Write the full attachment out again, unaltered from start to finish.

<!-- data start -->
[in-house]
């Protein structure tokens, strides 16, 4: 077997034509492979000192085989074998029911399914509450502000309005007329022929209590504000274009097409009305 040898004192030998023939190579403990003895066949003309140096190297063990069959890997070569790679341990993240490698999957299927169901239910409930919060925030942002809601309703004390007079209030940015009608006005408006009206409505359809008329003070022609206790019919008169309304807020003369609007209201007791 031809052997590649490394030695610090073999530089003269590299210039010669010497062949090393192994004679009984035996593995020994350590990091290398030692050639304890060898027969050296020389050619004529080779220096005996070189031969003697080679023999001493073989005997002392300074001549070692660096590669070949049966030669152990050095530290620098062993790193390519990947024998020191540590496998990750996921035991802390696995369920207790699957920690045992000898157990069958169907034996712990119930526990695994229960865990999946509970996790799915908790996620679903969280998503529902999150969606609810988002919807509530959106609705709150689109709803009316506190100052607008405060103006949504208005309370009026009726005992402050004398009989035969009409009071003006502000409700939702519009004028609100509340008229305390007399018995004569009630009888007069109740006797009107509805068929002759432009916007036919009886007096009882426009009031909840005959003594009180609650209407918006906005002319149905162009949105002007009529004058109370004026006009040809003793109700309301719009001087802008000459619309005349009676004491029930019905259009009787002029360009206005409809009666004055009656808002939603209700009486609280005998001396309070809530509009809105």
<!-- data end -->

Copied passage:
[in-house]
């Protein structure tokens, strides 16, 4: 077997034509492979000192085989074998029911399914509450502000309005007329022929209590504000274009097409009305 040898004192030998023939190579403990003895066949003309140096190297063990069959890997070569790679341990993240490698999957299927169901239910409930919060925030942002809601309703004390007079209030940015009608006005408006009206409505359809008329003070022609206790019919008169309304807020003369609007209201007791 031809052997590649490394030695610090073999530089003269590299210039010669010497062949090393192994004679009984035996593995020994350590990091290398030692050639304890060898027969050296020389050619004529080779220096005996070189031969003697080679023999001493073989005997002392300074001549070692660096590669070949049966030669152990050095530290620098062993790193390519990947024998020191540590496998990750996921035991802390696995369920207790699957920690045992000898157990069958169907034996712990119930526990695994229960865990999946509970996790799915908790996620679903969280998503529902999150969606609810988002919807509530959106609705709150689109709803009316506190100052607008405060103006949504208005309370009026009726005992402050004398009989035969009409009071003006502000409700939702519009004028609100509340008229305390007399018995004569009630009888007069109740006797009107509805068929002759432009916007036919009886007096009882426009009031909840005959003594009180609650209407918006906005002319149905162009949105002007009529004058109370004026006009040809003793109700309301719009001087802008000459619309005349009676004491029930019905259009009787002029360009206005409809009666004055009656808002939603209700009486609280005998001396309070809530509009809105």